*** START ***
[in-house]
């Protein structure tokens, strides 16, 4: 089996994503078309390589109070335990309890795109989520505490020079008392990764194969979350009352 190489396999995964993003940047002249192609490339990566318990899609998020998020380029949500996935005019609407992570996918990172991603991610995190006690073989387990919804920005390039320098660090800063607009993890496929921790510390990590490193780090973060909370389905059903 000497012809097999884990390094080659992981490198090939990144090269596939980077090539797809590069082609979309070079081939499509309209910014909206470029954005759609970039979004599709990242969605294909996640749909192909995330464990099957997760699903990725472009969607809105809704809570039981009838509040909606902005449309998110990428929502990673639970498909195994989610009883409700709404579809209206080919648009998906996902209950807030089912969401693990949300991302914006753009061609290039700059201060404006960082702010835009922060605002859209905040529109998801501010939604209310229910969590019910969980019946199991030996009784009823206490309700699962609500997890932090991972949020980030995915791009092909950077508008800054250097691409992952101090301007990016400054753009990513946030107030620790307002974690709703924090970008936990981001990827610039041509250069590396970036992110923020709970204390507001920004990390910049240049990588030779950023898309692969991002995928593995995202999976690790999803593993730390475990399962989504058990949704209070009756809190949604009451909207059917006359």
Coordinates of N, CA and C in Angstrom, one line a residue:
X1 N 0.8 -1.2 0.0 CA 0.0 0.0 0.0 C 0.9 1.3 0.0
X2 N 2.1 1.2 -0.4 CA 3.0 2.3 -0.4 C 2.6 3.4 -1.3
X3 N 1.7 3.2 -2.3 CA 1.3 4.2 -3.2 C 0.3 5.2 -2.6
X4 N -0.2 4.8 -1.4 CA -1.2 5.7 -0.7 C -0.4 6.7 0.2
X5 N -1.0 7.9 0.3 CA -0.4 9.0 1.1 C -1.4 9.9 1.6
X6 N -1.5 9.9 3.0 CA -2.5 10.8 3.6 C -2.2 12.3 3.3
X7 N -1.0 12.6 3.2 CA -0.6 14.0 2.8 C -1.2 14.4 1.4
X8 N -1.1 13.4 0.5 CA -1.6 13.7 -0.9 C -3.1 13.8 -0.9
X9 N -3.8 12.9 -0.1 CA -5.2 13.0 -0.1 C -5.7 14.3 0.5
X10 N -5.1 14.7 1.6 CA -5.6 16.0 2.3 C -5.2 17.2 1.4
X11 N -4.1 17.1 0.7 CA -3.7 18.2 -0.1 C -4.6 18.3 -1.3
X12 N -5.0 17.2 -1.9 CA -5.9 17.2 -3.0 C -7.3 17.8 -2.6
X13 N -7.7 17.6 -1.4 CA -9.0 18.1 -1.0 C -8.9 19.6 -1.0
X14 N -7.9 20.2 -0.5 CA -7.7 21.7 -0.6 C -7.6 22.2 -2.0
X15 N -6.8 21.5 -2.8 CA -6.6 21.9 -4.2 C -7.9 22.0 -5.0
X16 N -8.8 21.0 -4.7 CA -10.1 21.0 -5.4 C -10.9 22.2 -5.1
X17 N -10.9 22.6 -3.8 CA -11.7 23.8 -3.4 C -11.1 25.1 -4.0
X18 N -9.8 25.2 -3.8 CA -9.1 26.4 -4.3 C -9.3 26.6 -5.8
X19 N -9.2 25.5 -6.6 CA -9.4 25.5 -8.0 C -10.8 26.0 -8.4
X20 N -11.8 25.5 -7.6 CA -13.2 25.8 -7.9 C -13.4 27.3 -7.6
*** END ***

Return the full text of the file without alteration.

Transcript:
[in-house]
């Protein structure tokens, strides 16, 4: 089996994503078309390589109070335990309890795109989520505490020079008392990764194969979350009352 190489396999995964993003940047002249192609490339990566318990899609998020998020380029949500996935005019609407992570996918990172991603991610995190006690073989387990919804920005390039320098660090800063607009993890496929921790510390990590490193780090973060909370389905059903 000497012809097999884990390094080659992981490198090939990144090269596939980077090539797809590069082609979309070079081939499509309209910014909206470029954005759609970039979004599709990242969605294909996640749909192909995330464990099957997760699903990725472009969607809105809704809570039981009838509040909606902005449309998110990428929502990673639970498909195994989610009883409700709404579809209206080919648009998906996902209950807030089912969401693990949300991302914006753009061609290039700059201060404006960082702010835009922060605002859209905040529109998801501010939604209310229910969590019910969980019946199991030996009784009823206490309700699962609500997890932090991972949020980030995915791009092909950077508008800054250097691409992952101090301007990016400054753009990513946030107030620790307002974690709703924090970008936990981001990827610039041509250069590396970036992110923020709970204390507001920004990390910049240049990588030779950023898309692969991002995928593995995202999976690790999803593993730390475990399962989504058990949704209070009756809190949604009451909207059917006359």
Coordinates of N, CA and C in Angstrom, one line a residue:
X1 N 0.8 -1.2 0.0 CA 0.0 0.0 0.0 C 0.9 1.3 0.0
X2 N 2.1 1.2 -0.4 CA 3.0 2.3 -0.4 C 2.6 3.4 -1.3
X3 N 1.7 3.2 -2.3 CA 1.3 4.2 -3.2 C 0.3 5.2 -2.6
X4 N -0.2 4.8 -1.4 CA -1.2 5.7 -0.7 C -0.4 6.7 0.2
X5 N -1.0 7.9 0.3 CA -0.4 9.0 1.1 C -1.4 9.9 1.6
X6 N -1.5 9.9 3.0 CA -2.5 10.8 3.6 C -2.2 12.3 3.3
X7 N -1.0 12.6 3.2 CA -0.6 14.0 2.8 C -1.2 14.4 1.4
X8 N -1.1 13.4 0.5 CA -1.6 13.7 -0.9 C -3.1 13.8 -0.9
X9 N -3.8 12.9 -0.1 CA -5.2 13.0 -0.1 C -5.7 14.3 0.5
X10 N -5.1 14.7 1.6 CA -5.6 16.0 2.3 C -5.2 17.2 1.4
X11 N -4.1 17.1 0.7 CA -3.7 18.2 -0.1 C -4.6 18.3 -1.3
X12 N -5.0 17.2 -1.9 CA -5.9 17.2 -3.0 C -7.3 17.8 -2.6
X13 N -7.7 17.6 -1.4 CA -9.0 18.1 -1.0 C -8.9 19.6 -1.0
X14 N -7.9 20.2 -0.5 CA -7.7 21.7 -0.6 C -7.6 22.2 -2.0
X15 N -6.8 21.5 -2.8 CA -6.6 21.9 -4.2 C -7.9 22.0 -5.0
X16 N -8.8 21.0 -4.7 CA -10.1 21.0 -5.4 C -10.9 22.2 -5.1
X17 N -10.9 22.6 -3.8 CA -11.7 23.8 -3.4 C -11.1 25.1 -4.0
X18 N -9.8 25.2 -3.8 CA -9.1 26.4 -4.3 C -9.3 26.6 -5.8
X19 N -9.2 25.5 -6.6 CA -9.4 25.5 -8.0 C -10.8 26.0 -8.4
X20 N -11.8 25.5 -7.6 CA -13.2 25.8 -7.9 C -13.4 27.3 -7.6